Once you have selected your name, it is time to register that name with the government. I always recommend that people register for an Employee Identification Number (EIN) for tax purposes rather than their social security number as it helps to keep personal and professional finances separate. Click here to apply for your own EIN.
The IRS has some good resources for individuals beginning their own business. Click here to read through some of their information and tips.
In addition to registering your business name with the IRS, you will also need to register your business name with the town or city in which you will be providing services. This process is commonly referred to as a Doing Business As Form or DBA Form. Click here and search "file a DBA in (your state)" to find state specific information for how to file a DBA form.
Step 4: Advertising
Once you have determined what type of services you will provide in your private practice, where you will provide them and registered your private practice name, it is time to start advertising your services.
By far, the most lucrative advertising service for me has been to register with Psychology Today. Psychology Today, the #1 source of online referrals for therapists, allows each private practice clinician to create their own profile which will appear in search engines like Google. Once you create your profile, Psychology Today does the work for you!
Get 6 months free with Psychology Today when you use this link.
Another great way to advertise your business is to create a website that tells about your background, areas of specialty, practice approach and location. Your website can be as simple or as detailed as you would like it to be and you do not need to have any background in website design. I have been using Weebly for over 3 years now and have found their interface to be extremely simple.
Use this link to save 10% on your first paid subscription with Weebly for your website.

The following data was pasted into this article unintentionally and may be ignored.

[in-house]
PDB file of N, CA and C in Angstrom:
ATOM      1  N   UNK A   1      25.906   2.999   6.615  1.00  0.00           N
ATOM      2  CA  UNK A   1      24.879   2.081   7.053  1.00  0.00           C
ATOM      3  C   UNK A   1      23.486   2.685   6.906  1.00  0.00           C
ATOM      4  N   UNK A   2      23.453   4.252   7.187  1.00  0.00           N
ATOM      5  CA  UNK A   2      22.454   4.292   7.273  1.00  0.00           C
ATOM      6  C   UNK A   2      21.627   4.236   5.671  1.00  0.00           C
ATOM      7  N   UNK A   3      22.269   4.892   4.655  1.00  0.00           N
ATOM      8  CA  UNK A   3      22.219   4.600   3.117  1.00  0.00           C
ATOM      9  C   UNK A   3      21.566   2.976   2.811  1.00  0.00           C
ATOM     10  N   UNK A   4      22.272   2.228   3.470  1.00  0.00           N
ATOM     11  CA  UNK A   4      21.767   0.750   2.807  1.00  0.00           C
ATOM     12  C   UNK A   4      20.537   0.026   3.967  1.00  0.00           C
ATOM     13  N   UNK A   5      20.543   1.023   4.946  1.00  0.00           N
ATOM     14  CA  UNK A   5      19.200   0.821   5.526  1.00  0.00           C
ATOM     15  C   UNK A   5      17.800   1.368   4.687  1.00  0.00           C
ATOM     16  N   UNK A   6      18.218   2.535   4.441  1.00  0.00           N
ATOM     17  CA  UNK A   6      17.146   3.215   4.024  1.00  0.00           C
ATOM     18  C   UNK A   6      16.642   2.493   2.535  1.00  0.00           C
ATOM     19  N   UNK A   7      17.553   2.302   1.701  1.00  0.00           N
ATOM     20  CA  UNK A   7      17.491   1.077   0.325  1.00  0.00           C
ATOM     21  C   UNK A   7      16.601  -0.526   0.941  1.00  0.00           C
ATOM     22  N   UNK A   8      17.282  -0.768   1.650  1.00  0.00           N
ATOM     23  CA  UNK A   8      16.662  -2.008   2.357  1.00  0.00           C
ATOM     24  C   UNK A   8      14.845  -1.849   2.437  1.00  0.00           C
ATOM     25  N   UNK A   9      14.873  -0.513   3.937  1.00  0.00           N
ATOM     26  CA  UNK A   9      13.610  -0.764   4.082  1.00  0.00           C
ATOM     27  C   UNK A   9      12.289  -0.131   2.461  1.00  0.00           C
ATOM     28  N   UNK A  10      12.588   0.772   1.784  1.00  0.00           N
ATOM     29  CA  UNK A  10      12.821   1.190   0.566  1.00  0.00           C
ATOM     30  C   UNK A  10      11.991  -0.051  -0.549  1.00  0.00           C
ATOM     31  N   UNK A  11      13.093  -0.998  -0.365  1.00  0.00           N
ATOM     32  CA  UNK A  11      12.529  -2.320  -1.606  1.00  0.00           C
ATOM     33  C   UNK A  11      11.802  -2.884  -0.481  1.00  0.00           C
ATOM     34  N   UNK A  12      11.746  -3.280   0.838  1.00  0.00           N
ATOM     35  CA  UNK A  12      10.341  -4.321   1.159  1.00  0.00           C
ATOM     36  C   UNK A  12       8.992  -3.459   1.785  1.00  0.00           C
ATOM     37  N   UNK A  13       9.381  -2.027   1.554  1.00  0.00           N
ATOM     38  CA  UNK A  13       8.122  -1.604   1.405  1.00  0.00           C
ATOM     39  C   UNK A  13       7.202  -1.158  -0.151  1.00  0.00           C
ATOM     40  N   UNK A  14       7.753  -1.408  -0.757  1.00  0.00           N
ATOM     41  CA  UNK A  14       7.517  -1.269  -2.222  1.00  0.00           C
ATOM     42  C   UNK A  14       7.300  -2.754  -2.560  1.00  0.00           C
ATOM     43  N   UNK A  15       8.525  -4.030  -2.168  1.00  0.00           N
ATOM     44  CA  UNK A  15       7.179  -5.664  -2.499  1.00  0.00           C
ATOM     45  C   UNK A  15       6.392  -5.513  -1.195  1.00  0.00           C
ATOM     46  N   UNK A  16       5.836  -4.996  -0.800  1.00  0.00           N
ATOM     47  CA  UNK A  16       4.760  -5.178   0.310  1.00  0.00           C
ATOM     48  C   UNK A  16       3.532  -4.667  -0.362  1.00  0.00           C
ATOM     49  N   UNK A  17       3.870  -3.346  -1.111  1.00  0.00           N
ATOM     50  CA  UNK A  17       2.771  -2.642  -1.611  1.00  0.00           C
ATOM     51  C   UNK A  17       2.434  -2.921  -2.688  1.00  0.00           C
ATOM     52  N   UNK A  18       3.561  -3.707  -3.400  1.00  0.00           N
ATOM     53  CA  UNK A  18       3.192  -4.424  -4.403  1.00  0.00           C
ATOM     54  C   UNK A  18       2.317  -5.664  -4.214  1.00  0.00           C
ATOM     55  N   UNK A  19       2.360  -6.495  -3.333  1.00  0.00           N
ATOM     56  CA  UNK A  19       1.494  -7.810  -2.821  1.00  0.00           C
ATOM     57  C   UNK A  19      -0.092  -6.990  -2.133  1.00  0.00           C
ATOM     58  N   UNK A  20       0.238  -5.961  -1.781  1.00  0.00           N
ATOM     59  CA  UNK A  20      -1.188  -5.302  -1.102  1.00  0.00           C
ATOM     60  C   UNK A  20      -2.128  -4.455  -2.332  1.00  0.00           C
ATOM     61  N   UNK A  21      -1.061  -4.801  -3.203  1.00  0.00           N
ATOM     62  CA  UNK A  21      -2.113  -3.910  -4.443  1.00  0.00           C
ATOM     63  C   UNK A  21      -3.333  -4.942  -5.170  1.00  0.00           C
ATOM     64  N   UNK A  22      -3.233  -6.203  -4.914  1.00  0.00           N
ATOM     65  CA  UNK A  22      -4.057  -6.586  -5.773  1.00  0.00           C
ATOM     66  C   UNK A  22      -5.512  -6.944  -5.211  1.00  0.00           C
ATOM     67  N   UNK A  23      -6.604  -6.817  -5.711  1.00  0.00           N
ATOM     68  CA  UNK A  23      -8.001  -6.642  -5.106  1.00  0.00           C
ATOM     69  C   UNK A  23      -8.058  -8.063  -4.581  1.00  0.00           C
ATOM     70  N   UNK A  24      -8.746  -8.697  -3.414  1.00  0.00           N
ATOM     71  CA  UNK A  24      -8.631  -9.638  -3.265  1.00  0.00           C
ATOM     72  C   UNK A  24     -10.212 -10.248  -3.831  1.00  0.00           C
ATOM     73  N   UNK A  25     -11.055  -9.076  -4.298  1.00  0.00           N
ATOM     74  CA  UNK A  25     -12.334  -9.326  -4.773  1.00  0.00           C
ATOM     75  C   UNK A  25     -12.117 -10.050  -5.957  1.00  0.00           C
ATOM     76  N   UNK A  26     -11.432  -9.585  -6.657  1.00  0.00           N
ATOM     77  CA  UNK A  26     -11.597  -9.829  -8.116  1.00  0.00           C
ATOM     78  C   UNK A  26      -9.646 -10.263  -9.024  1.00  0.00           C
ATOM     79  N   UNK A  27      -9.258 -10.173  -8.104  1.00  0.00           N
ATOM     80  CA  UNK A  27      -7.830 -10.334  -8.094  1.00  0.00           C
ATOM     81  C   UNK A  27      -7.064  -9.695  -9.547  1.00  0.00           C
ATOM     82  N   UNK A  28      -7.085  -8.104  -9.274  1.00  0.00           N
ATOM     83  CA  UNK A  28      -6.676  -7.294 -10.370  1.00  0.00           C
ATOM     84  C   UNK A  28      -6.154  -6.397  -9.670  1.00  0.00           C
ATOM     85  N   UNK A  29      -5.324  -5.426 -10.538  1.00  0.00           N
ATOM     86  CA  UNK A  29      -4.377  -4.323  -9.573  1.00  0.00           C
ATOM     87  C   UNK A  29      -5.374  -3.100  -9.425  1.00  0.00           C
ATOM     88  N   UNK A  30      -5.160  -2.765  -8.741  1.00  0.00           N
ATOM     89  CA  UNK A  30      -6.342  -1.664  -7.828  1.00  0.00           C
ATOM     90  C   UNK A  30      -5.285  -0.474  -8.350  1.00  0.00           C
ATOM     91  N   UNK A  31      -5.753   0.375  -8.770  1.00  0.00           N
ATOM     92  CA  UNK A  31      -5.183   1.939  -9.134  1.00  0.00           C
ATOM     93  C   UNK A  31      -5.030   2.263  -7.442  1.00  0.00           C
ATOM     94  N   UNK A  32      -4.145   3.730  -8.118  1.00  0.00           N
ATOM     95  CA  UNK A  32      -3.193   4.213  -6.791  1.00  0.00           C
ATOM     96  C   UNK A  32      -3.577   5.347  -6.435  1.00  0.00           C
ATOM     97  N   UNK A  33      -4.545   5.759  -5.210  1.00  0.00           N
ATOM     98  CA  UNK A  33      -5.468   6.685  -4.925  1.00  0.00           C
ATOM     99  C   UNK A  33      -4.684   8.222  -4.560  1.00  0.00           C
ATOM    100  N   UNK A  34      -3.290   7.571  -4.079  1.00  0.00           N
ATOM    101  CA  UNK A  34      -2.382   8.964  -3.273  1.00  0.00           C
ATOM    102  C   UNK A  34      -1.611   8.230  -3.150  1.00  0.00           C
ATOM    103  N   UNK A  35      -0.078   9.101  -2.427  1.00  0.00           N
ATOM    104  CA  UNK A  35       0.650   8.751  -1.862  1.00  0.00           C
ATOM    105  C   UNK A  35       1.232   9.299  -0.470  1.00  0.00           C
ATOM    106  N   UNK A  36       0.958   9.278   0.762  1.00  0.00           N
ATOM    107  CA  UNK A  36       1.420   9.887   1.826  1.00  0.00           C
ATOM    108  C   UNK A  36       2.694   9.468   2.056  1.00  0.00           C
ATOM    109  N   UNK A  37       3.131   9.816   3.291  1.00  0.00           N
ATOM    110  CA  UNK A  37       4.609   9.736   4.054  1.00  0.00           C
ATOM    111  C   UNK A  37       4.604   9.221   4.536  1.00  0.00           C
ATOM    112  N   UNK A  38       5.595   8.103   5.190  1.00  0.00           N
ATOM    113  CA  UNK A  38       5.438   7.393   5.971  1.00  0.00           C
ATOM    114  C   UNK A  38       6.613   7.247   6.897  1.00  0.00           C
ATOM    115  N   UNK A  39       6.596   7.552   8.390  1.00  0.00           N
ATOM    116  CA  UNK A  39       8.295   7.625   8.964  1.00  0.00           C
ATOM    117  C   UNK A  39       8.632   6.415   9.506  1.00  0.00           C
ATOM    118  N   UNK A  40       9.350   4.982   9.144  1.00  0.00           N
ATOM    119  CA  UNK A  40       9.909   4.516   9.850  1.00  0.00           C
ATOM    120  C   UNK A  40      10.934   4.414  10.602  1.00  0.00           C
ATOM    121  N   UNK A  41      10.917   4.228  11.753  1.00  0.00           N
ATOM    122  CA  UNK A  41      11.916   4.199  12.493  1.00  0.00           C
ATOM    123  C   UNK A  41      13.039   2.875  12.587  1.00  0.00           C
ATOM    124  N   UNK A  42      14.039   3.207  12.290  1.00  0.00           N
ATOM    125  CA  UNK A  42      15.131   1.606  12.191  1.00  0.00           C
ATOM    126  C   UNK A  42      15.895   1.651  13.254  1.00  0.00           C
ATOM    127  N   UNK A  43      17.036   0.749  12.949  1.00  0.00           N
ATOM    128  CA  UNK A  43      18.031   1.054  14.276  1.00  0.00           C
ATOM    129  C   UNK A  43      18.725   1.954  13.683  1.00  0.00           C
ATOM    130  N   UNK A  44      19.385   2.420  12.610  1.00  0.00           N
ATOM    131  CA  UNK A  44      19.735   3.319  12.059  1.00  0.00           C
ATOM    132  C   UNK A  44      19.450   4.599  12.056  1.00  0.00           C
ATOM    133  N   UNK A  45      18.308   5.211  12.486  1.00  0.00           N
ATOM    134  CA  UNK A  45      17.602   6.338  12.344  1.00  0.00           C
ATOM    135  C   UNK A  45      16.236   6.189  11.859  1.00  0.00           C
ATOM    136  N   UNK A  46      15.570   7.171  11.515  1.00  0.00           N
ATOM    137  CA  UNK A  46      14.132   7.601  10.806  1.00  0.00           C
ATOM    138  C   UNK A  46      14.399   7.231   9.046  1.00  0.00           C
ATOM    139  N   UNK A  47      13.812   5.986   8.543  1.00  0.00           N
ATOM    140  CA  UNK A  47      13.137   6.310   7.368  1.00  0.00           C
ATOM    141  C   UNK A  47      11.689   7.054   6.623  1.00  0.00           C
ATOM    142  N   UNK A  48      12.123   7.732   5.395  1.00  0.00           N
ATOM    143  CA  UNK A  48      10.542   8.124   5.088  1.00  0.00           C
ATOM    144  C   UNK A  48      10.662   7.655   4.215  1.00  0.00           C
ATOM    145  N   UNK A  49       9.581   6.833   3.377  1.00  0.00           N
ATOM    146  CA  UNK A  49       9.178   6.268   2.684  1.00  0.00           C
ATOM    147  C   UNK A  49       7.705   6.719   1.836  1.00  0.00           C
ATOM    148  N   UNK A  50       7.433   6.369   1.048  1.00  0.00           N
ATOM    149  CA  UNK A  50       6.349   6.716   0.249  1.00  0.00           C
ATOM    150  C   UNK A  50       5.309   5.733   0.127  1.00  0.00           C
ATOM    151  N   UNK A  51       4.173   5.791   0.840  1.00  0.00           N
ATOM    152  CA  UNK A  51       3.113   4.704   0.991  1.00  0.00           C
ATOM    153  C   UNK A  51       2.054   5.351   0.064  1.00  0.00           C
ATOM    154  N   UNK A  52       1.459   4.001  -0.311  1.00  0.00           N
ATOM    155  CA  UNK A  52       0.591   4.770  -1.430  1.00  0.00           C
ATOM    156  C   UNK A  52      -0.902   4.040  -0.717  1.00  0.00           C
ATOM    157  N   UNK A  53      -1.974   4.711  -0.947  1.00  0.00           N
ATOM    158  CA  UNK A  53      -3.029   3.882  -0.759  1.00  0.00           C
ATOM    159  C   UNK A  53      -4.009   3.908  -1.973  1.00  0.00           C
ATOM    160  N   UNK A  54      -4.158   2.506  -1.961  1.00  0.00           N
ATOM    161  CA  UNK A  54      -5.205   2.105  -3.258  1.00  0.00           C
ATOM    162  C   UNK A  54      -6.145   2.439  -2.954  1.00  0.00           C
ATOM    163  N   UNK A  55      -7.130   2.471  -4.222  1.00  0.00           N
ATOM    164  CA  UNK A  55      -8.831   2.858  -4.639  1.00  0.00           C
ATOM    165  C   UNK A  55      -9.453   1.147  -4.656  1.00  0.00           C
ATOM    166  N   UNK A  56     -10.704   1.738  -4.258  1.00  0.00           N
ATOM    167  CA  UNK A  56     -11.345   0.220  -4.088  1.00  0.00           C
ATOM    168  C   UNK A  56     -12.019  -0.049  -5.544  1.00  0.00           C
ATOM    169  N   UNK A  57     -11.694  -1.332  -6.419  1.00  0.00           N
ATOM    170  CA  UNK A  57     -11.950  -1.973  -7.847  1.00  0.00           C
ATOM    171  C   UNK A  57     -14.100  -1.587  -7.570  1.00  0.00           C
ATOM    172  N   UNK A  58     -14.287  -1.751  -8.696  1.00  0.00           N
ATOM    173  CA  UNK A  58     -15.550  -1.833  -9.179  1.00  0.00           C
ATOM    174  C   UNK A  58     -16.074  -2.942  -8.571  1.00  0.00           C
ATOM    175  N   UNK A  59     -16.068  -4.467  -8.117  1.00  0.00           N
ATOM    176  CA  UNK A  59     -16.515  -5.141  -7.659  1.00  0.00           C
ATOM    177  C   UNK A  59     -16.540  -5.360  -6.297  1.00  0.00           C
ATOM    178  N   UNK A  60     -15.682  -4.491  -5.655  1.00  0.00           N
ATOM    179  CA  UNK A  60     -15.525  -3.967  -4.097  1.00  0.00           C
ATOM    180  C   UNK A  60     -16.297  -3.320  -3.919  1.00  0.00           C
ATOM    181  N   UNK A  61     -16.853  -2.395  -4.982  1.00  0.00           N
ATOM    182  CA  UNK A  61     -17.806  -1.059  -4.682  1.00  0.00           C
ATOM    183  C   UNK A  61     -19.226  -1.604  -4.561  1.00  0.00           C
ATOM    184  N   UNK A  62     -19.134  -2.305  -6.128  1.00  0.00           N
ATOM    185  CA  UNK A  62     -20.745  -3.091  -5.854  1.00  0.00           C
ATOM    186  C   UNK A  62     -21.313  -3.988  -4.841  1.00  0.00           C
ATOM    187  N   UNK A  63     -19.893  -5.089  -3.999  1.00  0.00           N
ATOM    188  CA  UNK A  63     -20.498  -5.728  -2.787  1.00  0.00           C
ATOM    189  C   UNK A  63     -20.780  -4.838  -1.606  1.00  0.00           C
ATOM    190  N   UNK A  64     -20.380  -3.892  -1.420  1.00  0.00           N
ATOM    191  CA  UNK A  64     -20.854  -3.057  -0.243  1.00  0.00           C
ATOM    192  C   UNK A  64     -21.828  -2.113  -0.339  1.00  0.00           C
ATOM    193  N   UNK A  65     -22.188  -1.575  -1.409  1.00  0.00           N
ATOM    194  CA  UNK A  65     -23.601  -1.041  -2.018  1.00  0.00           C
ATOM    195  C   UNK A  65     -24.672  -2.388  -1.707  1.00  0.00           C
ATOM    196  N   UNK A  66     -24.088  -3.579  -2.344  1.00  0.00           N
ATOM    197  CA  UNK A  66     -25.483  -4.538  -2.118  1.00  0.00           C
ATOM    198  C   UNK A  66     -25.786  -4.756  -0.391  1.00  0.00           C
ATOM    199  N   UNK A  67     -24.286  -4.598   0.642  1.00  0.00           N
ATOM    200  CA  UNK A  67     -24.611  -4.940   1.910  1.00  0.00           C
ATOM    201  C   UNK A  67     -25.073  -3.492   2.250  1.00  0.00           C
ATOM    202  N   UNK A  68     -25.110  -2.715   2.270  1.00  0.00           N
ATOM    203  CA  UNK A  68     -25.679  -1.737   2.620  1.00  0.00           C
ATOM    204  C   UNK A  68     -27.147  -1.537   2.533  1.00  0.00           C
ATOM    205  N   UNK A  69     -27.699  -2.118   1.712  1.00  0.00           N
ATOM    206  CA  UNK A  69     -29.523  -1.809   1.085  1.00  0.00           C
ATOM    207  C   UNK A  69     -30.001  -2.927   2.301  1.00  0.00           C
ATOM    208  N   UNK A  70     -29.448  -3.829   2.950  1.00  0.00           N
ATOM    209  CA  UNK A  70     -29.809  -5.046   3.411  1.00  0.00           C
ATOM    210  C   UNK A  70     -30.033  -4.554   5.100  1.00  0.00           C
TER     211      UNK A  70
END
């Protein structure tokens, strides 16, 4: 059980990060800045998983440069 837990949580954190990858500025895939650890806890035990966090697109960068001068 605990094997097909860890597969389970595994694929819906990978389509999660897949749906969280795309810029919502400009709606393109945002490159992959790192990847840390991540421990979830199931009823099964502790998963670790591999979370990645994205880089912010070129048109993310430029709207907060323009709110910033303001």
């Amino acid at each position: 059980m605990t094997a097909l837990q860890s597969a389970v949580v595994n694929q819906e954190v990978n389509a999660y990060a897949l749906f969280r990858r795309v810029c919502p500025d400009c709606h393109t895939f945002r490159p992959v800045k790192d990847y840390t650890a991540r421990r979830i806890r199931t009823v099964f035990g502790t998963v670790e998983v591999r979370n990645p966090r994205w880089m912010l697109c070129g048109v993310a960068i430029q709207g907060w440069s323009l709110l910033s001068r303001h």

Lastly, don't forget about social media. Facebook, Instagram and Twitter can all be effective ways to get your business name and services out there in the public eye. I strongly suggest having any social media profile you create for your business be completely separate from any personal social media accounts you may have.
Step 5: Protect yourself
We insure almost everything these days from cars to homes to apartments to our health. Your private practice is no exception. Contact a variety of insurance companies to obtain quotes on insurance coverage options for your small business. In addition, research options for professional liability insurance. Often your credentialing or licensing authority can recommend a few companies for you that will provide you with protection should a client or patient ever bring legal action against you. Many clinical social workers, including myself have found wonderful liability insurance with NASW Assurance Services. Don't put everything you've worked so hard to build at risk by skipping this step!
Step 6: Pursue credentialing with insurance companies or Employee Assistance Programs
By far the easiest income method when in private practice is through patients and clients who pay privately out of pocket. However, it is becoming increasingly difficult for individuals to afford to pay full cost without some assistance from insurance. It's best to not put all your eggs in one basket. So, while you should certainly try to bring in a client base that will pay privately, it is also a good idea to become credentialed with at least one insurance company or employee assistance program. Perform a search of health insurance companies in your state and then review their behavioral health credentialing process. Many insurance companies are now utilizing a central credentialing process with CAQH ProView. CAQH can be a great first place to go when interested in pursuing insurance credentialing.